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About Us

History

Tourists are generally unaware that along with the Golden Gate Bridge and its trolleys, San Francisco is famous for drive-ins. Mel Weiss and Harold Dobbs started it all back in 1947 when they built their first carhop eatery, inspired by similar restaurants serving motorists in Los Angeles. With a staff of fourteen carhops covering a 30,000 square foot parking lot, they lured the hungry with a local radio personality broadcasting a live remote. As music reverberated through car radios in the drive-ups, the curb-stepping gals of 140 South Van Ness became a new paradigm for service.

At all hours of the day and night, crowds of patrons that fancied dining-in-your-car came early and often. It didn't take long for the first unit to multiply into eleven! Six Mels became landmarks in the Bay Area with an additional cluster achieving their own notoriety in Stockton and Sacramento. They reigned for almost twenty years, until a parade of franchised fast food outlets finally outpaced their service. As the new philosophy of "serve yourself" began to reprogram attitudes about dining, Mels began its gradual decline.

By 1972, a New York restaurant conglomerate purchased most of the faltering units and changed their names. As colorful marquees were scheduled for removal, it appeared to many local enthusiasts that Mel's success story was about to end. They were only partly right.

Around the same time, filmmaker George Lucas was scouting out locations to serves as centerpiece for his rock'n'roll fable about life, love, and coming of age in postwar America. The original Mels burger spot cam to his attention and was leased prior to its demolition. Crews descended on the site and soon it was lights...camera...action...all over again. Mels was back in business, immortalized in 35mm.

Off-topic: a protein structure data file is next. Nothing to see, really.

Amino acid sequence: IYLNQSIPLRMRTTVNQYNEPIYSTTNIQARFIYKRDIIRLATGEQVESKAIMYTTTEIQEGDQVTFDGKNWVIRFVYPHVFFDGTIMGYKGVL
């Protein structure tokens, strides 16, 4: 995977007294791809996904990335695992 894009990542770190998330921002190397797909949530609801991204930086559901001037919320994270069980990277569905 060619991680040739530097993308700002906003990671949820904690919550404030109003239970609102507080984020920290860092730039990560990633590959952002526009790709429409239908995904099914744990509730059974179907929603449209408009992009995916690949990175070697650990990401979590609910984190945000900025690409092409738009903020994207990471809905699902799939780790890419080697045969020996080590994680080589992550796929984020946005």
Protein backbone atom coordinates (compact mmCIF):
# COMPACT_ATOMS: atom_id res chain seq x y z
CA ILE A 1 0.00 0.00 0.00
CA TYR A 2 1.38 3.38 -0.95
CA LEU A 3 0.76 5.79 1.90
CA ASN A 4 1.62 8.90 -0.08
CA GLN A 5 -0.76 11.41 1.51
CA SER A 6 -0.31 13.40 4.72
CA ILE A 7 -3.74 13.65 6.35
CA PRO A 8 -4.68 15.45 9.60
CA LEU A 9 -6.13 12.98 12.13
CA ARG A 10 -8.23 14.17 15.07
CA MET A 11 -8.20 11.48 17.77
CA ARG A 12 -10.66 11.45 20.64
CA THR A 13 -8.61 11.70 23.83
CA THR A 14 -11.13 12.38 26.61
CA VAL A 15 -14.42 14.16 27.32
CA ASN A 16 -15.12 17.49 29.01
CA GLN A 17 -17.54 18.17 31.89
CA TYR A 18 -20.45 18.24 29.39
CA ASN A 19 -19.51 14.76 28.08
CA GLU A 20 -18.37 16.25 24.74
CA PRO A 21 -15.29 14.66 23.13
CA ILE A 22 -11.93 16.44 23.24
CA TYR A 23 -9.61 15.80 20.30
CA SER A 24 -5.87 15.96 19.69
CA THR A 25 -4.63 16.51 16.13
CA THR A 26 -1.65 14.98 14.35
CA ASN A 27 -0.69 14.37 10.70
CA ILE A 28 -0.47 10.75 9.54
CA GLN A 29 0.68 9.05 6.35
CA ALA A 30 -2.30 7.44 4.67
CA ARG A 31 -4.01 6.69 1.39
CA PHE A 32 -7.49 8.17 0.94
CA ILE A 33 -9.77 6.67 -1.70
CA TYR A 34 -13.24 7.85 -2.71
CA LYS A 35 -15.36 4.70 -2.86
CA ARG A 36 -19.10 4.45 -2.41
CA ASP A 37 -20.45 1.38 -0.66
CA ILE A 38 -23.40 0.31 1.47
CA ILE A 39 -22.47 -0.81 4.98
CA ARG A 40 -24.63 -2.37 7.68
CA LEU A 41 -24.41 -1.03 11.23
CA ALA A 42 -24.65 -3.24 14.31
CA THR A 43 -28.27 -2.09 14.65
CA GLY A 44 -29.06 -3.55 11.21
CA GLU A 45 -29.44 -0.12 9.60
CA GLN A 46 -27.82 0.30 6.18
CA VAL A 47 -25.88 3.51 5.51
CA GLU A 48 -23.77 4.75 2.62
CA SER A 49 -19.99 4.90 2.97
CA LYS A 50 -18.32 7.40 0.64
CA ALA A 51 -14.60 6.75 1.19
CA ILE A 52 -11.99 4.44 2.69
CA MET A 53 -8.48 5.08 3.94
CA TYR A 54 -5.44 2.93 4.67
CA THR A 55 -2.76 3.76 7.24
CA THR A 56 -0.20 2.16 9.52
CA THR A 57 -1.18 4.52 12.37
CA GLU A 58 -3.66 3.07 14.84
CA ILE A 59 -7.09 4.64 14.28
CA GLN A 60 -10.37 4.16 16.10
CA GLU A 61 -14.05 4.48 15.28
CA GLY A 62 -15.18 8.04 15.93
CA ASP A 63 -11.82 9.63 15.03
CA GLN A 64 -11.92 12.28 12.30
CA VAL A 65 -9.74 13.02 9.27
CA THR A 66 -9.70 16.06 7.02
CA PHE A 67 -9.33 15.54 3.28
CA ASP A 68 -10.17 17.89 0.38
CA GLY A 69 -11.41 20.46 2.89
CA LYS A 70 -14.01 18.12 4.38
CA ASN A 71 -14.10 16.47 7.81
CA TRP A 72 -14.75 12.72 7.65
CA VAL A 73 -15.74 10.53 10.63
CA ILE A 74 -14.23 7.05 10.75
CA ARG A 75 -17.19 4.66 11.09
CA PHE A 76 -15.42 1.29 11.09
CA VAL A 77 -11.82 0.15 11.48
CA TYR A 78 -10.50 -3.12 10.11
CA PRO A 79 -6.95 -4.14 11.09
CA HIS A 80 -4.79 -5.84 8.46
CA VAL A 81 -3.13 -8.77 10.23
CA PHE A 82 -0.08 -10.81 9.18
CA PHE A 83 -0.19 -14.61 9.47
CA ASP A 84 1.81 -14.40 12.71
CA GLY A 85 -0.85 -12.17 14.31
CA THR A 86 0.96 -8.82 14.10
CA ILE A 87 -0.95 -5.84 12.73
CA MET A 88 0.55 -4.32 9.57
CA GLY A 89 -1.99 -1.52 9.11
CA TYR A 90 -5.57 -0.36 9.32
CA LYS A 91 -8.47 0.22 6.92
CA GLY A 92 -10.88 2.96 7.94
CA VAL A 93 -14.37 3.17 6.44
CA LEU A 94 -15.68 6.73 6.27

Out on the parking lot, Ron Howard, Candy Clark, Richard Dreyfuss, Mackenzie Phillips, Harrison Ford, Cindy Williams, Paul LeMat, Suzanne Somers, and Charlie Martin Smith took their first steps to future stardom.

As the bulldozers razed the last remnants of the historic drive-in and trucks carted off the debris, American Graffiti opened in theatres.

Thirteen years later, Mel's son Steven began to grow increasingly nostalgic about his father's defunct dream. As memories of the fities dominated his imagination like a jukebox replaying the same old record, he tried to dismiss the thoughts. A lifetime of experience in the restaurant business told him that any attempt to resurrect the Mels idea wouldn't be easy. His father agreed, actively discouraging the idea. Fortunately, Steven persisted. When partner Donald Wagstaff confirmed interest with his own commitment, the path to reclaim a Northern California legend was clear.

At the grand re-opening in 1985, Steven's fondest wishes were realized: former teenagers who once dined at the first Mels were now re-visiting with their families. Weary of tasteless road food, they wanted to show their kids a glimpse of what the "good times" were really like--long before the age of video games and compact disc players. With the drive-in as backdrop, customers related their early years of love and romance--how they first met at Mels--dated, and ultimately got married!

Mels was back on the charts with new locations on Frisco's Lombard and Gary Street. Two more opened in Los Angeles--joined by full-scale replicas (complete with food service) at the Universal theme parks in Florida and California. Weiss had the Mels name officially trademarked in 1985 and now, it continues to take on a life of its own. Rightly so! After all, Mels Drive-in is the burger, the French fry, and the milkshake. It's playing a joke on friends by unscrewing the top of the salt shaker and ketchup cap. Mels is the howlin', prowlin', Wolfman Jack...the phase-shift echo heard when walking past a row of roadsters tuned to the same raucous station. It's the haunting sound of an electric guitar banging out the "chunka-chunka" rhythm of "Green Onions" while cruisin' the circuit in a little deuce coupe, hair slicked back in a ducktail. Mels is the generic haven for the automobile, the youthful hangouts fondly remembered, along with one's first car, first date...and first kiss.


This passage is an excerpt from Michael Karl Witzel's book
The American Drive-in, published by Motorbooks International, WI, 1994.

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